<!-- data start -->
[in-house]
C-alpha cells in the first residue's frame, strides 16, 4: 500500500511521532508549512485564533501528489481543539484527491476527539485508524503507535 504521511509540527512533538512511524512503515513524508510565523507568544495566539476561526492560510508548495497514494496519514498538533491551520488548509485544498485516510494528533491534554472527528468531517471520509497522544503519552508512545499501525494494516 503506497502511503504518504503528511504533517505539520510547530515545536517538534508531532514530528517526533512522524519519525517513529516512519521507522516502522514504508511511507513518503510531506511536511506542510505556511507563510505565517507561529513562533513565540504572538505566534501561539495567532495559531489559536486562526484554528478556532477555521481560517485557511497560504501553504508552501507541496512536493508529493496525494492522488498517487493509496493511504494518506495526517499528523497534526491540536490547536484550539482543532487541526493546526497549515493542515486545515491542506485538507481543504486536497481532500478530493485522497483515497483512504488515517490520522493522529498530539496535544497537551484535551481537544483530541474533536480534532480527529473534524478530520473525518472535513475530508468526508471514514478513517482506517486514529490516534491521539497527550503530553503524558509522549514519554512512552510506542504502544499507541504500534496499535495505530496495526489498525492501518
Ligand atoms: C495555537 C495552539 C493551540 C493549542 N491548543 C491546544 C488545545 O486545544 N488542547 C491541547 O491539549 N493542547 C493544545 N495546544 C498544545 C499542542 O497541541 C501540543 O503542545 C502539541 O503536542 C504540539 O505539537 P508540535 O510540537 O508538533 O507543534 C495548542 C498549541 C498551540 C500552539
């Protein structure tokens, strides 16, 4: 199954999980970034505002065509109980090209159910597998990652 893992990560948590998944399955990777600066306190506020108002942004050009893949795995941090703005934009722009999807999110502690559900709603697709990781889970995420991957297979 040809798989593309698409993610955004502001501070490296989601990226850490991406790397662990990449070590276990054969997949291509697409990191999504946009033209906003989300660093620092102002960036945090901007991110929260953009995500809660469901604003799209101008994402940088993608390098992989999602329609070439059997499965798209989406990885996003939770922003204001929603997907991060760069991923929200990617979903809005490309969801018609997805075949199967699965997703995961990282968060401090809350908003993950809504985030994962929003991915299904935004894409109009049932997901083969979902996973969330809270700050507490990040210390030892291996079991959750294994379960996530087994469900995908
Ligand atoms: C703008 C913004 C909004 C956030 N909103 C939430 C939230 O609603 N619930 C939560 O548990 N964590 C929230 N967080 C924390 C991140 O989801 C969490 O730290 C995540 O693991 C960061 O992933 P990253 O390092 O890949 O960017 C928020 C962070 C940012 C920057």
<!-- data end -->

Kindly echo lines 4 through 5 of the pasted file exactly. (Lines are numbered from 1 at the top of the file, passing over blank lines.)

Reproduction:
């Protein structure tokens, strides 16, 4: 199954999980970034505002065509109980090209159910597998990652 893992990560948590998944399955990777600066306190506020108002942004050009893949795995941090703005934009722009999807999110502690559900709603697709990781889970995420991957297979 040809798989593309698409993610955004502001501070490296989601990226850490991406790397662990990449070590276990054969997949291509697409990191999504946009033209906003989300660093620092102002960036945090901007991110929260953009995500809660469901604003799209101008994402940088993608390098992989999602329609070439059997499965798209989406990885996003939770922003204001929603997907991060760069991923929200990617979903809005490309969801018609997805075949199967699965997703995961990282968060401090809350908003993950809504985030994962929003991915299904935004894409109009049932997901083969979902996973969330809270700050507490990040210390030892291996079991959750294994379960996530087994469900995908
Ligand atoms: C703008 C913004 C909004 C956030 N909103 C939430 C939230 O609603 N619930 C939560 O548990 N964590 C929230 N967080 C924390 C991140 O989801 C969490 O730290 C995540 O693991 C960061 O992933 P990253 O390092 O890949 O960017 C928020 C962070 C940012 C920057």